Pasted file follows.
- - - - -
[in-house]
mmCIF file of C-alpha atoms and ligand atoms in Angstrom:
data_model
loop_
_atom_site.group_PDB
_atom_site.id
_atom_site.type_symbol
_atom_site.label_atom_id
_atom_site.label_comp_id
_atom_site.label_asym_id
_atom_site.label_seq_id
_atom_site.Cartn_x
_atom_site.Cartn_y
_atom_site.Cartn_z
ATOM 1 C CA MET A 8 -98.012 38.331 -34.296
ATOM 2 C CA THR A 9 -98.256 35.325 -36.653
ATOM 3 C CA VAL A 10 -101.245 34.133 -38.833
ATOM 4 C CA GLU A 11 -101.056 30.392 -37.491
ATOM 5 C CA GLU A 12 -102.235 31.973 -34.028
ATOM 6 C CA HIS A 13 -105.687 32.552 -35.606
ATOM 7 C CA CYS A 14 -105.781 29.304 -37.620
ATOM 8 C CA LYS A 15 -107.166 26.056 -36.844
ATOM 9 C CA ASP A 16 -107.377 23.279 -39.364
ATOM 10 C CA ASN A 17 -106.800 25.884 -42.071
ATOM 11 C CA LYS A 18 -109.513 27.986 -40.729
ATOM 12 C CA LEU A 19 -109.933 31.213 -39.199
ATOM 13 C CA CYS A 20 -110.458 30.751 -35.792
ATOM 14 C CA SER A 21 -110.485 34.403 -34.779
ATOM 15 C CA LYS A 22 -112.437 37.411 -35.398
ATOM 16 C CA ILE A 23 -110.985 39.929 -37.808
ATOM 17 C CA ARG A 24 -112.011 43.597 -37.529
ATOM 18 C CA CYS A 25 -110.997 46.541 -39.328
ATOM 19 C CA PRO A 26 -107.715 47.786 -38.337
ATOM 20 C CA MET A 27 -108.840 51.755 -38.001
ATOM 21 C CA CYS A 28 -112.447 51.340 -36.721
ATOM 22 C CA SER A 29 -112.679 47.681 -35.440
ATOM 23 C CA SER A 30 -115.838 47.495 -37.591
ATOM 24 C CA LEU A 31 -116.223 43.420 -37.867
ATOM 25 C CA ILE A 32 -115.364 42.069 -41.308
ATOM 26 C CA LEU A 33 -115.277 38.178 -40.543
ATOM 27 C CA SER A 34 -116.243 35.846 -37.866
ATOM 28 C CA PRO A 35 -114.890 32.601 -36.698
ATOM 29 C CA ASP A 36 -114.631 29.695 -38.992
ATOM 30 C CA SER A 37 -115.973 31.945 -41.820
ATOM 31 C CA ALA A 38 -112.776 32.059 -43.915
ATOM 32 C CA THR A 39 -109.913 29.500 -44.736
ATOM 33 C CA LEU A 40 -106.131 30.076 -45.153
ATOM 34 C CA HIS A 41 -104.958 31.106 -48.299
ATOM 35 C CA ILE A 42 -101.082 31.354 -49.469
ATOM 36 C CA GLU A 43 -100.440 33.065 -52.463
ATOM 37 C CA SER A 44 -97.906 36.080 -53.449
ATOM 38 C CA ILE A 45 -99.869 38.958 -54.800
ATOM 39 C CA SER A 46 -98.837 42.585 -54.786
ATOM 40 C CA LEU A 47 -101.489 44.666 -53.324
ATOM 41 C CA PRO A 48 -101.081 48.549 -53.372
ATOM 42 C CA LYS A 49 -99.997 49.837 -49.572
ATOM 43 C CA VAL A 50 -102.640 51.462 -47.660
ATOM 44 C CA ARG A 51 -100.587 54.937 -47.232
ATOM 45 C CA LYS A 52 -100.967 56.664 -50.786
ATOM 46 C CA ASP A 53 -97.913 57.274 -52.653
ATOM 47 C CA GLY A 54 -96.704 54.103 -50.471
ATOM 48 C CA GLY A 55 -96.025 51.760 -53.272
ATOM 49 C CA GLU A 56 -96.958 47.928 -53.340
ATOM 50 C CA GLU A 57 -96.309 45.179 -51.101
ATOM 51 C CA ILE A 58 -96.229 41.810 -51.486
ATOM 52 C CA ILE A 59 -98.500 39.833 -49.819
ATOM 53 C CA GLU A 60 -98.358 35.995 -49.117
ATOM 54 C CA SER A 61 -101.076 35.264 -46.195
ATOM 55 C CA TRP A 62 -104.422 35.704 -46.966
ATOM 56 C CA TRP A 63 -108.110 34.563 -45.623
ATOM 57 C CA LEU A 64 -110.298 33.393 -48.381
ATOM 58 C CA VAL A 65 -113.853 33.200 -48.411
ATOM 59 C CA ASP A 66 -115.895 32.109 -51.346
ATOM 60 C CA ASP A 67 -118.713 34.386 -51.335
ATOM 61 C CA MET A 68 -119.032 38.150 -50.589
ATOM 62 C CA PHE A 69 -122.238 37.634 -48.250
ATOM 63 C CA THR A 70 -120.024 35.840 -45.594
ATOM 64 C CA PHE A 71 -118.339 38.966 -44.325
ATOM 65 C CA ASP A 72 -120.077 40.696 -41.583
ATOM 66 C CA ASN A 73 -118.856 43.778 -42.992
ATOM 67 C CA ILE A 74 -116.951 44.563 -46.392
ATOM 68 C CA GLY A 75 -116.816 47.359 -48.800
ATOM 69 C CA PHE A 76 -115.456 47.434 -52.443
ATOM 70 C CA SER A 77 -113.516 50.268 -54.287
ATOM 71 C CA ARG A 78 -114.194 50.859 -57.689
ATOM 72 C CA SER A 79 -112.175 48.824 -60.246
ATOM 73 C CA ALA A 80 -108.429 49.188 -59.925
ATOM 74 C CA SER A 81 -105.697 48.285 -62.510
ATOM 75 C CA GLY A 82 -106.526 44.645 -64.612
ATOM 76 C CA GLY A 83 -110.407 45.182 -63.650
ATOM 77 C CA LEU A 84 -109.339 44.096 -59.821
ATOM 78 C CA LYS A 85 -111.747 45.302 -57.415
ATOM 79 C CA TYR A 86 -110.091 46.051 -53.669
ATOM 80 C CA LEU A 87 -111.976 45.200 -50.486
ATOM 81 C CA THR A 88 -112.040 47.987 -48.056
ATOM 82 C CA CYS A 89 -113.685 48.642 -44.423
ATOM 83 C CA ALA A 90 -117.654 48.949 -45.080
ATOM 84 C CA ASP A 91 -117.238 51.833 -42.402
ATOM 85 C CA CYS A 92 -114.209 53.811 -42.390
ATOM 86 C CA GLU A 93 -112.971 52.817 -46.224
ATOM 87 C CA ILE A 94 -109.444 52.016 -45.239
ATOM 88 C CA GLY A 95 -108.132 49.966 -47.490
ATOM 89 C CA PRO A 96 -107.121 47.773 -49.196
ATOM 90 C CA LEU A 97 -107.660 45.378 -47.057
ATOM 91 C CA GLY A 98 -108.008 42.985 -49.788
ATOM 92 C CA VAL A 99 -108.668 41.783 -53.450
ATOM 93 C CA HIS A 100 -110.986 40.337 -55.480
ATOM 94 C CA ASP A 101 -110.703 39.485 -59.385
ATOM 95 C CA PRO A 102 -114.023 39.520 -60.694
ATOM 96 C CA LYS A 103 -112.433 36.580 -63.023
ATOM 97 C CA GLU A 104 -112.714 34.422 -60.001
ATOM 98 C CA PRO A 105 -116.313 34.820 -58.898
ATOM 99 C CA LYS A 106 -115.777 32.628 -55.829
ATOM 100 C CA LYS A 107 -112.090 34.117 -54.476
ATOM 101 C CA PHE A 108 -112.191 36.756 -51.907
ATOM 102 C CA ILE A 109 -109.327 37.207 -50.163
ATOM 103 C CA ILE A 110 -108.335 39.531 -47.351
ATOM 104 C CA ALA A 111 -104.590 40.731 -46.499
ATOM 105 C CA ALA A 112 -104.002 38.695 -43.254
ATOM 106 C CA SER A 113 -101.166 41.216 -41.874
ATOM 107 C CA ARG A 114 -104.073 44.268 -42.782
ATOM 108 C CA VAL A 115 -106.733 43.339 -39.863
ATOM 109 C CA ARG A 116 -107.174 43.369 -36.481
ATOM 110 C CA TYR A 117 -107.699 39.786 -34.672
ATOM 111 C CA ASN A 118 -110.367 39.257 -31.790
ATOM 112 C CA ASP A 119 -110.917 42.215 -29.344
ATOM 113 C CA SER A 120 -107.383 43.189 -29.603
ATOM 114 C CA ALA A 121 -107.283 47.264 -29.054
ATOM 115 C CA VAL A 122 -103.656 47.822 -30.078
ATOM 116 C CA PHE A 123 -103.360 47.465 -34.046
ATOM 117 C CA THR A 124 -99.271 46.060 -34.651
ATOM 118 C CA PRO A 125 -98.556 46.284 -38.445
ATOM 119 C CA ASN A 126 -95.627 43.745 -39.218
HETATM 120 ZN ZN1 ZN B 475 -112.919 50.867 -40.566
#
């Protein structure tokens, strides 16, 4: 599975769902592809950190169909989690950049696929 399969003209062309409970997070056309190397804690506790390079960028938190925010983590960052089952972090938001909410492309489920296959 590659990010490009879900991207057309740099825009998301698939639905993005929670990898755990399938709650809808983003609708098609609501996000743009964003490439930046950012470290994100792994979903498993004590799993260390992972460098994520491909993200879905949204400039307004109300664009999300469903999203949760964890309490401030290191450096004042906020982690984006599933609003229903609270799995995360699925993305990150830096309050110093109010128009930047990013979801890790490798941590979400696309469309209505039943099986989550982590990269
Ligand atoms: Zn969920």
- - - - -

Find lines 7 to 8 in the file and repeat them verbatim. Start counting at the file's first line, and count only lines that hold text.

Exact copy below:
_atom_site.type_symbol
_atom_site.label_atom_id